A tender, vanilla flavored challah dough laced with a delicious combination of hazelnut and white chocolate. The filling is colored to create a gorgeous rainbow colored babka.
My current instagram bio literally reads: rainbows and babkas, because these two things make frequent appearances in my baking. So, tell me, what am I to do when I see this post from gntgroup? It was not a question of if, it was a question of when. And it happened less than a week after I saw that post.
There was no recipe listed, but a few clues showing how it was done and a reference to almond paste. I would’ve used my own challah recipe for the dough anyway, and, since I very much dislike almond paste, I created a filling made of blanched hazelnut butter and white chocolate. The filling choice was strategic; a darker filling wouldn’t allow the colors to come through (so dark or milk chocolate, or even a darker butter wouldn’t work).
White Chocolate & Hazelnut: A winning flavor combination
But also about that filling, in case you haven’t tried it before, I need to emphasize to you the deliciousness of a white chocolate and hazelnut combination. I know you are already familiar with milk chocolate and hazelnut (looking at you nutella obsessed peeps) but white might actually be better! And ok, we could just call this a white chocolate and hazelnut butter babka and the name may impress, but the looks wouldn’t (it would’ve been all brown, none of that babka beauty contrast!). But coloring the filling? It’s now the prettiest babka you ever did see!
Rainbow Babka Tips
If you aren’t in a time pinch, make the dough the day before. It’ll be easier to work with. My challahs are sticky doughs but they produce a very soft and tender bread.
Can’t find blanched hazelnuts in your area? Macadamia nuts would work too. Or just buy almond paste and don’t tell me, lol.
Use gel food coloring and get creative! I went with a classic rainbow scheme but you can do whatever suits you.
For a cleaner cut, once you roll up the babka with the filling, let it sit in the fridge for about 10-15 minutes so the filling firms up a bit.
How to make hazelnut butter for the filling
I realize it’s a hassle to ask you to make a jar of hazelnut butter but it’s far tastier than almond paste so I stand by this positively delicious recommendation. Here is how I made mine (which made way more than I needed for this recipe but since it has a ton of uses, that’s no bad thing): I bought this bag of blanched hazelnuts (you want blanched because the resulting butter will be beige and thus easier to color rather than have a brown hue), toasted the nuts for about 10 minutes in the oven at 350 until they were fragrant. I then processed them in a food processor for about 10 minutes. First they become hazelnut flour and after awhile (and several scrape downs) the oils release and you’ll have a smooth paste (there will still be very slight crunch). I add some salt, a tablespoon of powdered sugar and some vanilla to make it extra tasty.
Ingredients & Substitutions for Rainbow Babka
For the filling, you can also use tahini – it tastes wonderful with the white chocolate.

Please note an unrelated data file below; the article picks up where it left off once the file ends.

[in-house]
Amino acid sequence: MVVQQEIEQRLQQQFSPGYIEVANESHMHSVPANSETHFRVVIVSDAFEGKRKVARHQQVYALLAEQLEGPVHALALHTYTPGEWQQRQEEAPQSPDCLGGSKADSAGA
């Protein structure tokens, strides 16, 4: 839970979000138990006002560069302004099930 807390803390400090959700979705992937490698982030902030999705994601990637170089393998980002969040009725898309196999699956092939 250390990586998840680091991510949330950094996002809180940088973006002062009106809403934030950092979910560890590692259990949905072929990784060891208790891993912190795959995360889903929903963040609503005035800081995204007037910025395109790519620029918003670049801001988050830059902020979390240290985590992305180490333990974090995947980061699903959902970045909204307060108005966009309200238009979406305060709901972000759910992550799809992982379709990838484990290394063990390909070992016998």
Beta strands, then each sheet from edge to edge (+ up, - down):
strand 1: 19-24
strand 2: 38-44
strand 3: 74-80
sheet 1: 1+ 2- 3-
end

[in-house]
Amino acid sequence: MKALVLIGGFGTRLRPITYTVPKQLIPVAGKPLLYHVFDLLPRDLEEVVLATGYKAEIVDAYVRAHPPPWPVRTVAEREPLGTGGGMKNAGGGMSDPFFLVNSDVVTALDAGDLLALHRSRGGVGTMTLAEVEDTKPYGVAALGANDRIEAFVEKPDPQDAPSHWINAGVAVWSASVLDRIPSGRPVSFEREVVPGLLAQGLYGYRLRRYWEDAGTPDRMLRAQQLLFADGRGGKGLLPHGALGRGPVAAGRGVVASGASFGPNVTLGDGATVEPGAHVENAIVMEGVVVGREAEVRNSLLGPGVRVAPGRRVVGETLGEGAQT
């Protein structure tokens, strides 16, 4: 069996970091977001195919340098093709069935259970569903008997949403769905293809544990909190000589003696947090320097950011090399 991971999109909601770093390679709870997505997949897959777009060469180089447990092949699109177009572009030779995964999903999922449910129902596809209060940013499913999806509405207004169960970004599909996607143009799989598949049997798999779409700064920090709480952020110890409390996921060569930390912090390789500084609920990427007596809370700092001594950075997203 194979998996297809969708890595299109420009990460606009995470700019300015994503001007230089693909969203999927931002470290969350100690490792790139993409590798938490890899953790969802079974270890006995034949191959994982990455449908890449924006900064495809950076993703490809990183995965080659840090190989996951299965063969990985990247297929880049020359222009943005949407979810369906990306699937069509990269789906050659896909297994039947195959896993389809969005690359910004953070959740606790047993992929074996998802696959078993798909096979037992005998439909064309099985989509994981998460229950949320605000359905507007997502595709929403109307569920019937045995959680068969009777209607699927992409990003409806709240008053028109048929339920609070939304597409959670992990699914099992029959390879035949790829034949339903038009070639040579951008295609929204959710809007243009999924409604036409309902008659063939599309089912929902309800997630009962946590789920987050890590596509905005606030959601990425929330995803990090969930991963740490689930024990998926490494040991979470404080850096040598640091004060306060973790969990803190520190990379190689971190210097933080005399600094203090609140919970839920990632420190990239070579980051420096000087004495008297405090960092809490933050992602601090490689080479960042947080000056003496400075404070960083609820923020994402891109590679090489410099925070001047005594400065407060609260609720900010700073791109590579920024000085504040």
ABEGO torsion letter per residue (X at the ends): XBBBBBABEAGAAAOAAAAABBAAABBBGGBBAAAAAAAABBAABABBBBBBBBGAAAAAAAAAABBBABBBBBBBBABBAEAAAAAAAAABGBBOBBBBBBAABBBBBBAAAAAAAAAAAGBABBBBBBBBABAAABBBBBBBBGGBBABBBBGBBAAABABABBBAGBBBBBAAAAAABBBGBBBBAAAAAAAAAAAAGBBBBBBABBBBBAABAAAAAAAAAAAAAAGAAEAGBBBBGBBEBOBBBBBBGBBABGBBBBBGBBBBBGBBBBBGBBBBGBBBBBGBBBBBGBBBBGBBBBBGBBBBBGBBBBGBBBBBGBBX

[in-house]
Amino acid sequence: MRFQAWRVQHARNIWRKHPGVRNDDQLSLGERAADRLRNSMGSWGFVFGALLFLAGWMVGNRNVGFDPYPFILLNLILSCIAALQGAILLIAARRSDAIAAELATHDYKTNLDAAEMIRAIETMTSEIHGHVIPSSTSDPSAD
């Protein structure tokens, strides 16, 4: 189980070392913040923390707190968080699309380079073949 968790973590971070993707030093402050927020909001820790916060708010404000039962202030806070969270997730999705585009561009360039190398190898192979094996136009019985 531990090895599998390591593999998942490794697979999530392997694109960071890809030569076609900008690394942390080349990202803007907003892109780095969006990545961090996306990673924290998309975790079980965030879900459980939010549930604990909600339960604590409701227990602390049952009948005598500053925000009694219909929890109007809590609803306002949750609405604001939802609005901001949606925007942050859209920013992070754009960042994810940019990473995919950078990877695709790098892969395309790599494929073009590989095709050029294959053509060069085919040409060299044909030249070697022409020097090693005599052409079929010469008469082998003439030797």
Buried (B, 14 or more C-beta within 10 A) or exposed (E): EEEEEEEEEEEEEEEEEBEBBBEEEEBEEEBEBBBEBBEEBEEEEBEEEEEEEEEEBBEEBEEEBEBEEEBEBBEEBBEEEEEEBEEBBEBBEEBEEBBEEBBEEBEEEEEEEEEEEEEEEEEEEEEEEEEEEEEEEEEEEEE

Can’t find eggs or need a substitute? Make the dough as directed but instead of adding the eggs, use 1/4 cup greek yogurt.
Recipe for Rainbow Babka
Colored white chocolate and hazelnut filling turns this fluffy milk bread into the most gorgeous rainbow babka.
Hazelnut butter from blanched hazelnutssee note above or tahini
Make the roux: In a pot, whisk together the flour, water and milk. Continue whisking as it heats up and thickens. Once you have the consistency of a soft paste, remove from heat and allow to cool.
Make the dough: In the bowl of a stand mixer fitted with the dough hook attachment, combine the yeast and milk. Sprinkle a bit of the sugar on top and whisk gently to combine. Give it a few minutes to prove.
Once the yeast mixture is foamy, add the rest of the ingredients as well as the roux. Turn the dough hook on and let it knead the dough until it comes together in a sticky mass, about 5 minutes.
Set the dough in a well-oiled bowl and cover with plastic wrap. Leave in the fridge overnight.
When the dough is nearly done rising, prepare your filling: divide the hazelnut butter or tahini into 5-6 small bowls adding about 3 tablespoons to each bowl.
Melt the white chocolate over a double boiler and then divide it evenly between the bowls. Add food coloring to your liking to each of the bowls.
When dough has doubled in size divide it in two and roll one half out to about 2 inches wider than your loaf pan and about as long as 13 inches.
Spread the filling horizontally on the longer side of the rectangle, in thick ordered stripes.Roll up the babka into a log and slice the babka lengthwise, trim the edges and twist the two halves around each other.
Line a standard loaf pan with parchment paper. Place the babka in the pan and set in a warm place to rise for about 45-60 minutes. Repeat with second dough half.
Preheat oven to 350. Brush the dough sides (avoid the filling) with an egg yolk mixed with a pinch of sugar.
Cover the babka on the top loosely with foil (leaving room at the top for it to rise during the bake) and bake for 25 minutes. Remove the foil and continue baking for another 10 minutes or so, until an instant read thermometer reads 190.
Allow to cool in pan and then remove with the parchment sling. Store in an airtight container.